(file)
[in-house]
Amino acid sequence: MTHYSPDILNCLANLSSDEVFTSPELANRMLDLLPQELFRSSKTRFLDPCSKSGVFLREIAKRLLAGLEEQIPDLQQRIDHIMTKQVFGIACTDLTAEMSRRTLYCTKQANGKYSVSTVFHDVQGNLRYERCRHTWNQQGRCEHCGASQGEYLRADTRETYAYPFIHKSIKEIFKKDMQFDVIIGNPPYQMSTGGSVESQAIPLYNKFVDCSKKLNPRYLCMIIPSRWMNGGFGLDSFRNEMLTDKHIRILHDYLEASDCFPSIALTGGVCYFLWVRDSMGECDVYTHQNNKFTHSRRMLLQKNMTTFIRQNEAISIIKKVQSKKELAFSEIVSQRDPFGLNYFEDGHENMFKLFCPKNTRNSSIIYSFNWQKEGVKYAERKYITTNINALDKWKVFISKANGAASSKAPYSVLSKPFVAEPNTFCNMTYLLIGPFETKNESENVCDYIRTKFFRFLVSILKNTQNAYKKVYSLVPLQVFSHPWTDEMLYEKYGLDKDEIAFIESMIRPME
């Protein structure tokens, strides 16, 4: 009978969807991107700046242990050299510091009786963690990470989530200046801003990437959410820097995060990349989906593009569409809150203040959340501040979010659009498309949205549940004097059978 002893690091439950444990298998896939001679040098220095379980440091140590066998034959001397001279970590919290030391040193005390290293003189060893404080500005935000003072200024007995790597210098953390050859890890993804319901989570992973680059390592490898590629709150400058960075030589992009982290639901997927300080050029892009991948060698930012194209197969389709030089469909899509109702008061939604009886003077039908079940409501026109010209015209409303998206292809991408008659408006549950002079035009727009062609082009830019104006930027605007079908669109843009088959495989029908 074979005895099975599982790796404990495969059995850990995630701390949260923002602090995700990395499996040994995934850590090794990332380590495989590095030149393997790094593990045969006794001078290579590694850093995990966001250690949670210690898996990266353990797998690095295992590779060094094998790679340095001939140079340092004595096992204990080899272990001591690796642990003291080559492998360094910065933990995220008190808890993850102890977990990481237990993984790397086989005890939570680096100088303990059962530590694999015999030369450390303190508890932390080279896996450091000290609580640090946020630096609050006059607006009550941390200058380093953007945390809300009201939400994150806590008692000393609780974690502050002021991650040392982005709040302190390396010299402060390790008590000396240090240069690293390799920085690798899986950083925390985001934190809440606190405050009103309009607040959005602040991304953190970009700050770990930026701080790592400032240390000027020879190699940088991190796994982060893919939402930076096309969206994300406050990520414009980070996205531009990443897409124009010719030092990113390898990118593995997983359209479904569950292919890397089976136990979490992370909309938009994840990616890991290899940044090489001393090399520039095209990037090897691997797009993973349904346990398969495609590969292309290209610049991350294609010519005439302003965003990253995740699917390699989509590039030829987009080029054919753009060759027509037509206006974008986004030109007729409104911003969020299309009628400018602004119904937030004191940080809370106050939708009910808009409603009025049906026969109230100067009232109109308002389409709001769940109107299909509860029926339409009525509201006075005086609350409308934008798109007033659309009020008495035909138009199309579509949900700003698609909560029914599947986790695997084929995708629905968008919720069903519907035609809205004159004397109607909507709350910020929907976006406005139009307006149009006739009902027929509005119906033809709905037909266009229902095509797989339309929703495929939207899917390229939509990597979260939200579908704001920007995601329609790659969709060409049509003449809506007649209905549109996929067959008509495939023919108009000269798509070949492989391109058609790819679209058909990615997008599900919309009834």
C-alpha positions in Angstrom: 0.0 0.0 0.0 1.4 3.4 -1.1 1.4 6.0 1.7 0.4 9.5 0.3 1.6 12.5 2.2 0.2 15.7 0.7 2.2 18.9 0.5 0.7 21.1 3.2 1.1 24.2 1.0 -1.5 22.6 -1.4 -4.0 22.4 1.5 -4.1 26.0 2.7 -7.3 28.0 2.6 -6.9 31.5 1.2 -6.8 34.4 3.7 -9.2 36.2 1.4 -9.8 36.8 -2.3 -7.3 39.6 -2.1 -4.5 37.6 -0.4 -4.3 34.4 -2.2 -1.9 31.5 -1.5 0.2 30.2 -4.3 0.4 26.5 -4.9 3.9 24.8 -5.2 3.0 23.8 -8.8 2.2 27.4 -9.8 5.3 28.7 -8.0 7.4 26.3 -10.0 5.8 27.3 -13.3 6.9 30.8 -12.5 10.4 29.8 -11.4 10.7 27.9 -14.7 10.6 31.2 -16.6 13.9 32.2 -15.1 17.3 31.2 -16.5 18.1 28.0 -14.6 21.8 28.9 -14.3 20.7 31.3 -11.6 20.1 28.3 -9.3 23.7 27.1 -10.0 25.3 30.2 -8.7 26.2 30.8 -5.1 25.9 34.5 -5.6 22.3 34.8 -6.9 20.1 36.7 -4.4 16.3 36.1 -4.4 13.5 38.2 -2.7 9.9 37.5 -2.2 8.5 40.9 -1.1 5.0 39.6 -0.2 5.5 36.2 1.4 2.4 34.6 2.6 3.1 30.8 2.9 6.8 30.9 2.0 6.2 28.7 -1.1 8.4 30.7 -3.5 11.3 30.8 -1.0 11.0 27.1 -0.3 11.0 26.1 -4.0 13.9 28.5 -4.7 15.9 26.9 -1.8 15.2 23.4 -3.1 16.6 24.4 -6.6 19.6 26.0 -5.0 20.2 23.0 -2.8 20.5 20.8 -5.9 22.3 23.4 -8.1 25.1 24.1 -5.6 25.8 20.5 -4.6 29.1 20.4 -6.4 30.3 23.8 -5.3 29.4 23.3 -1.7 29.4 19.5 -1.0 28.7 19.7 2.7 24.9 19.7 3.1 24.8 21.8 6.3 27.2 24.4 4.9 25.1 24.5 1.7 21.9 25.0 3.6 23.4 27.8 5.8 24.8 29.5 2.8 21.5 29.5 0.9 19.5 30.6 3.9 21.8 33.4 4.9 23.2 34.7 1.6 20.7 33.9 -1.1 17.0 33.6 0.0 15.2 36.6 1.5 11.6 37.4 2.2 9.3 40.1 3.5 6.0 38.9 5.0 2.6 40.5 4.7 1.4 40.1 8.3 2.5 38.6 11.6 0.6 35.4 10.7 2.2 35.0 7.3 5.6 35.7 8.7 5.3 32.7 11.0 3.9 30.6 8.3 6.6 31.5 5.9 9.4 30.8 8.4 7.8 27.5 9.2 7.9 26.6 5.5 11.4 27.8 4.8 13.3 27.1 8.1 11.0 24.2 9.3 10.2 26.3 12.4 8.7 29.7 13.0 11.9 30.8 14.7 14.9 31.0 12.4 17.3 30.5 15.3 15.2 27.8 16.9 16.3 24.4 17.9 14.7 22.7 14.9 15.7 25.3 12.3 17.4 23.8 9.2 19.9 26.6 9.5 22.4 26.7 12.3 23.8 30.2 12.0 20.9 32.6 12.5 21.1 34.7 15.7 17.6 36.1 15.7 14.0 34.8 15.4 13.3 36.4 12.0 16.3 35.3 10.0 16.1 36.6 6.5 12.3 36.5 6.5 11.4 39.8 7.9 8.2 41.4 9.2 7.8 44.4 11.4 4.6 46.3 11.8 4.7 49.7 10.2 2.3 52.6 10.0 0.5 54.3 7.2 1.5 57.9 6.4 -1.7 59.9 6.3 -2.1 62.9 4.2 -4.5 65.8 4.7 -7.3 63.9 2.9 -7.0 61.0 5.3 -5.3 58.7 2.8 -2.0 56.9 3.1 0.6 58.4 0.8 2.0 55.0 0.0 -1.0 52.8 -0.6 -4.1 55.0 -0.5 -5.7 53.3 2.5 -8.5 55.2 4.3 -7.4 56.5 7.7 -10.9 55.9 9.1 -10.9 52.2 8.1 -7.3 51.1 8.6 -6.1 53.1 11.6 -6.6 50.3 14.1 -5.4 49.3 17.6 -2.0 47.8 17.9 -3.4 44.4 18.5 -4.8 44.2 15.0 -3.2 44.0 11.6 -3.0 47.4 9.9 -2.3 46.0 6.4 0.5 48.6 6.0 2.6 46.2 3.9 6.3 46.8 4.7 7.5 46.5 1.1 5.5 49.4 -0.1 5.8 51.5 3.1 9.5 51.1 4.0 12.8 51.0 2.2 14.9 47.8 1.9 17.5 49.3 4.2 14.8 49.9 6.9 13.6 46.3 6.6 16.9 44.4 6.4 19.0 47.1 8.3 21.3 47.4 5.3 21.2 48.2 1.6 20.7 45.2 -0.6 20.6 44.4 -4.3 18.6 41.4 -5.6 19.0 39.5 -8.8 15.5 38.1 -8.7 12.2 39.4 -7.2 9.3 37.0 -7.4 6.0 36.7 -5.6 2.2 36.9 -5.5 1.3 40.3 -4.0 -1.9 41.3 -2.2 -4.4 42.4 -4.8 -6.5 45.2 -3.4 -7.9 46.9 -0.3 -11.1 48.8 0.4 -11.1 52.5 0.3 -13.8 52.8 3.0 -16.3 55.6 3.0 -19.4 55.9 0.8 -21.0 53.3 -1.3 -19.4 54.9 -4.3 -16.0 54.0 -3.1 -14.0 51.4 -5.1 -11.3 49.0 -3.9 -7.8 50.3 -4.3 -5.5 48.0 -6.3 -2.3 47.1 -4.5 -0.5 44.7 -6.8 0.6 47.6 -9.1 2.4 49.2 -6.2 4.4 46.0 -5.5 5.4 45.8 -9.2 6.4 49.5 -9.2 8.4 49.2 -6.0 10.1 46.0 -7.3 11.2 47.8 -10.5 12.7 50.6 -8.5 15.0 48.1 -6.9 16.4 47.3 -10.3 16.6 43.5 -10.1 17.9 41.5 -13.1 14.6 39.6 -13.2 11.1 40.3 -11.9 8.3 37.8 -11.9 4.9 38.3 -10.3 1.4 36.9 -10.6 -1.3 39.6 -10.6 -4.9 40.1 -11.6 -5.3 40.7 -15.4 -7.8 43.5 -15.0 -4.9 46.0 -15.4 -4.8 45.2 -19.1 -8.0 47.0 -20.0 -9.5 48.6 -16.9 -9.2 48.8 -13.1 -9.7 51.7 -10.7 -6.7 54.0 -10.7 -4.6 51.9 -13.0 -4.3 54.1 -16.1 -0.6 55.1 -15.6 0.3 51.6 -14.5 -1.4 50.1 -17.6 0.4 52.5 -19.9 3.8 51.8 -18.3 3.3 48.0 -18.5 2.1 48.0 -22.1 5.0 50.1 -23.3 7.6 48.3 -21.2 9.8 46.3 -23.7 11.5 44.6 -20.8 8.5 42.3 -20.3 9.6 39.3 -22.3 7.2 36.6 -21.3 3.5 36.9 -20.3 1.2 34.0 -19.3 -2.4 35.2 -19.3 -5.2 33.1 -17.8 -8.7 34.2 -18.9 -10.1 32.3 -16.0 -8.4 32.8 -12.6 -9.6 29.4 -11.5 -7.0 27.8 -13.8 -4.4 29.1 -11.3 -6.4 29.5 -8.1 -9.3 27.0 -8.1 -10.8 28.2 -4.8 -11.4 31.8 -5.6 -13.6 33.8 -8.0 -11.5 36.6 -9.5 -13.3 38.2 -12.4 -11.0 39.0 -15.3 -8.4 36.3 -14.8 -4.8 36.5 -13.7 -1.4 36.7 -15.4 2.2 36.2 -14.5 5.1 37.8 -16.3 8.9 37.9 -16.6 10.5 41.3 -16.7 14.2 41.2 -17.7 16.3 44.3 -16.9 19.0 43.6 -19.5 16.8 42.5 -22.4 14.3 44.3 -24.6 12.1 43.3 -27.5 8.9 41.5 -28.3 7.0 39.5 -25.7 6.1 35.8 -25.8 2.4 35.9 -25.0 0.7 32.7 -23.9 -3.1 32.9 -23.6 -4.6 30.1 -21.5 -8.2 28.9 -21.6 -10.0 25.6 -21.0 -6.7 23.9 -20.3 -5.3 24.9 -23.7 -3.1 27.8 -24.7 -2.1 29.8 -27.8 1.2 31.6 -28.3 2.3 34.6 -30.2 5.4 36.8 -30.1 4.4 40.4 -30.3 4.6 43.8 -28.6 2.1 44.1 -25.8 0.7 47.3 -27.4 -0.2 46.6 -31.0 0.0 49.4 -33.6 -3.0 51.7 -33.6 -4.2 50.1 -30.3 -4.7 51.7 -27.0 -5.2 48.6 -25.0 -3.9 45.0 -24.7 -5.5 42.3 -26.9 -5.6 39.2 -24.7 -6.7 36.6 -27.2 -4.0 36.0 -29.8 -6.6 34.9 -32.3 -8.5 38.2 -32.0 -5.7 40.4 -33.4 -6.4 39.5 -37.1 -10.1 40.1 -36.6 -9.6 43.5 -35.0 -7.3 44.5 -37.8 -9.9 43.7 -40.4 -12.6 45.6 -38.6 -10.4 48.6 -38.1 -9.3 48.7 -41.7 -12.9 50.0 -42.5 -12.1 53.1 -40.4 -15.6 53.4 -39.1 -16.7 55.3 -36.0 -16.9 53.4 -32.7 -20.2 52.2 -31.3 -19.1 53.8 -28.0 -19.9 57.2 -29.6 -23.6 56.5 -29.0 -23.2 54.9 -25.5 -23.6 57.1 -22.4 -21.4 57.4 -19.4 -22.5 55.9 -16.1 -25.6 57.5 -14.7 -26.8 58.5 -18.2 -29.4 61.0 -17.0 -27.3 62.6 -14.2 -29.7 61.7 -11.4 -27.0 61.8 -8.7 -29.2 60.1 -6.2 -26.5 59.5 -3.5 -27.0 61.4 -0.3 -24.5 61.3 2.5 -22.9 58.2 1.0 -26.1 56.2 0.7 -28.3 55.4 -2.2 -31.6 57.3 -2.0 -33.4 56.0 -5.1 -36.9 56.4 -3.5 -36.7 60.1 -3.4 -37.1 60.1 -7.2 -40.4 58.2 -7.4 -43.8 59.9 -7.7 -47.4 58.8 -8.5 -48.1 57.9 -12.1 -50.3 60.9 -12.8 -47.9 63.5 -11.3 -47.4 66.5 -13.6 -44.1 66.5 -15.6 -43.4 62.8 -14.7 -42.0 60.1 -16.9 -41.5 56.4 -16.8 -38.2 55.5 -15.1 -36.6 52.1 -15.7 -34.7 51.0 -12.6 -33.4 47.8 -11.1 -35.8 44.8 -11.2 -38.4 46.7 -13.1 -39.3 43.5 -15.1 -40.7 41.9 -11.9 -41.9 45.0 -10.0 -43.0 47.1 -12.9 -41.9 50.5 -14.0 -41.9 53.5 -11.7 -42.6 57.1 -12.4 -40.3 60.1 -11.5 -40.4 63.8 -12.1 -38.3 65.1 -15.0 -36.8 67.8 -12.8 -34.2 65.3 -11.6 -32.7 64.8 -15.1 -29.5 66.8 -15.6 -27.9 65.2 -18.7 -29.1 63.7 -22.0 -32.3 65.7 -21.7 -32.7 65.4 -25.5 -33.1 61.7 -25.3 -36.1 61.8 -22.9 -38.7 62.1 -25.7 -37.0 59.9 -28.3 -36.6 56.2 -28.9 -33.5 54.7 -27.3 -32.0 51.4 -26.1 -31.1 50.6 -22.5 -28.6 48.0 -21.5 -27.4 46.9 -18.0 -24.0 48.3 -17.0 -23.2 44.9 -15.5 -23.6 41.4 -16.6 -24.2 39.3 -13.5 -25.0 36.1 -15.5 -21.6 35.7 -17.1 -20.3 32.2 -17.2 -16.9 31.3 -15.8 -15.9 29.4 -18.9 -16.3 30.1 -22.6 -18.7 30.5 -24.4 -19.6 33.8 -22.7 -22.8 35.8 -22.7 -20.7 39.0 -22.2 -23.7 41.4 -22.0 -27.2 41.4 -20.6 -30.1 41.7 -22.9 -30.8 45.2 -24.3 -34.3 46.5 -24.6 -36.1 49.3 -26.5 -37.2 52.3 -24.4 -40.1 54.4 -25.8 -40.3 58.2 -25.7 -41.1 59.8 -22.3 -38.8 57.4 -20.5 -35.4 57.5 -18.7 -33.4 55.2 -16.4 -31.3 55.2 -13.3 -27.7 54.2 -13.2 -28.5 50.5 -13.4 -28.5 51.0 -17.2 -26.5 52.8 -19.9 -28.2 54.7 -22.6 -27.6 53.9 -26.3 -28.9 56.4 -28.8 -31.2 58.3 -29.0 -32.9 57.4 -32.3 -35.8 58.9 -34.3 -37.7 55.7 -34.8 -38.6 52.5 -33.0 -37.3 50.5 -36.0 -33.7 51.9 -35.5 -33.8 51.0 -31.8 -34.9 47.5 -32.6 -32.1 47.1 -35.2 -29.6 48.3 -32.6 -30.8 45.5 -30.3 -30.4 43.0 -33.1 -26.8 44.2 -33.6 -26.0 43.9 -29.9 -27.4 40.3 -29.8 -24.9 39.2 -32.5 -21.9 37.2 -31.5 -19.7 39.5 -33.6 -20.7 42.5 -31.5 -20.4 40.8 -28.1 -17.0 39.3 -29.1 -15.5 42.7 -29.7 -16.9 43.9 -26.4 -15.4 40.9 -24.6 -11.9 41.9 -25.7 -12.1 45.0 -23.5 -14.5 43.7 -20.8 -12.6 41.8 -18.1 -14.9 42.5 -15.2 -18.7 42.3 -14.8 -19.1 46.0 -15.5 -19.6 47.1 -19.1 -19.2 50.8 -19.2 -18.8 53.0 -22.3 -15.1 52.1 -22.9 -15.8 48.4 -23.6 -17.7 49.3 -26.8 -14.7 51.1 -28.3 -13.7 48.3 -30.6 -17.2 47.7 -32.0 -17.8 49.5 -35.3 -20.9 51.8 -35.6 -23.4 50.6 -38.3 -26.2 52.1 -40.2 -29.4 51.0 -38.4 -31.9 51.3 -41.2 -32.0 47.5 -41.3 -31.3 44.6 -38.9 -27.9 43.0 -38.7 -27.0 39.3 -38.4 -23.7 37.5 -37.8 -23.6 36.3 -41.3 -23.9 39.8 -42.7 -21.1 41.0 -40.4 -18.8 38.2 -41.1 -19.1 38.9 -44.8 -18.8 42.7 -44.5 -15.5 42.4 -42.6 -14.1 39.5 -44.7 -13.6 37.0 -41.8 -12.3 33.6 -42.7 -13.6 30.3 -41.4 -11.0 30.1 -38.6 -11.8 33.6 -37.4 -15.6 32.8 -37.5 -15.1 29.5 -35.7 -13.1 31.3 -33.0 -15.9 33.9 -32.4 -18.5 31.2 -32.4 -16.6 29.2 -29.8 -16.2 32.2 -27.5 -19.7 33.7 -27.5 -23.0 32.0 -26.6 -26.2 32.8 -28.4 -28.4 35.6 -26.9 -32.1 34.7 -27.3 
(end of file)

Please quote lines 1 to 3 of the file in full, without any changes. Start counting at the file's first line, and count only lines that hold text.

[in-house]
Amino acid sequence: MTHYSPDILNCLANLSSDEVFTSPELANRMLDLLPQELFRSSKTRFLDPCSKSGVFLREIAKRLLAGLEEQIPDLQQRIDHIMTKQVFGIACTDLTAEMSRRTLYCTKQANGKYSVSTVFHDVQGNLRYERCRHTWNQQGRCEHCGASQGEYLRADTRETYAYPFIHKSIKEIFKKDMQFDVIIGNPPYQMSTGGSVESQAIPLYNKFVDCSKKLNPRYLCMIIPSRWMNGGFGLDSFRNEMLTDKHIRILHDYLEASDCFPSIALTGGVCYFLWVRDSMGECDVYTHQNNKFTHSRRMLLQKNMTTFIRQNEAISIIKKVQSKKELAFSEIVSQRDPFGLNYFEDGHENMFKLFCPKNTRNSSIIYSFNWQKEGVKYAERKYITTNINALDKWKVFISKANGAASSKAPYSVLSKPFVAEPNTFCNMTYLLIGPFETKNESENVCDYIRTKFFRFLVSILKNTQNAYKKVYSLVPLQVFSHPWTDEMLYEKYGLDKDEIAFIESMIRPME
């Protein structure tokens, strides 16, 4: 009978969807991107700046242990050299510091009786963690990470989530200046801003990437959410820097995060990349989906593009569409809150203040959340501040979010659009498309949205549940004097059978 002893690091439950444990298998896939001679040098220095379980440091140590066998034959001397001279970590919290030391040193005390290293003189060893404080500005935000003072200024007995790597210098953390050859890890993804319901989570992973680059390592490898590629709150400058960075030589992009982290639901997927300080050029892009991948060698930012194209197969389709030089469909899509109702008061939604009886003077039908079940409501026109010209015209409303998206292809991408008659408006549950002079035009727009062609082009830019104006930027605007079908669109843009088959495989029908 074979005895099975599982790796404990495969059995850990995630701390949260923002602090995700990395499996040994995934850590090794990332380590495989590095030149393997790094593990045969006794001078290579590694850093995990966001250690949670210690898996990266353990797998690095295992590779060094094998790679340095001939140079340092004595096992204990080899272990001591690796642990003291080559492998360094910065933990995220008190808890993850102890977990990481237990993984790397086989005890939570680096100088303990059962530590694999015999030369450390303190508890932390080279896996450091000290609580640090946020630096609050006059607006009550941390200058380093953007945390809300009201939400994150806590008692000393609780974690502050002021991650040392982005709040302190390396010299402060390790008590000396240090240069690293390799920085690798899986950083925390985001934190809440606190405050009103309009607040959005602040991304953190970009700050770990930026701080790592400032240390000027020879190699940088991190796994982060893919939402930076096309969206994300406050990520414009980070996205531009990443897409124009010719030092990113390898990118593995997983359209479904569950292919890397089976136990979490992370909309938009994840990616890991290899940044090489001393090399520039095209990037090897691997797009993973349904346990398969495609590969292309290209610049991350294609010519005439302003965003990253995740699917390699989509590039030829987009080029054919753009060759027509037509206006974008986004030109007729409104911003969020299309009628400018602004119904937030004191940080809370106050939708009910808009409603009025049906026969109230100067009232109109308002389409709001769940109107299909509860029926339409009525509201006075005086609350409308934008798109007033659309009020008495035909138009199309579509949900700003698609909560029914599947986790695997084929995708629905968008919720069903519907035609809205004159004397109607909507709350910020929907976006406005139009307006149009006739009902027929509005119906033809709905037909266009229902095509797989339309929703495929939207899917390229939509990597979260939200579908704001920007995601329609790659969709060409049509003449809506007649209905549109996929067959008509495939023919108009000269798509070949492989391109058609790819679209058909990615997008599900919309009834």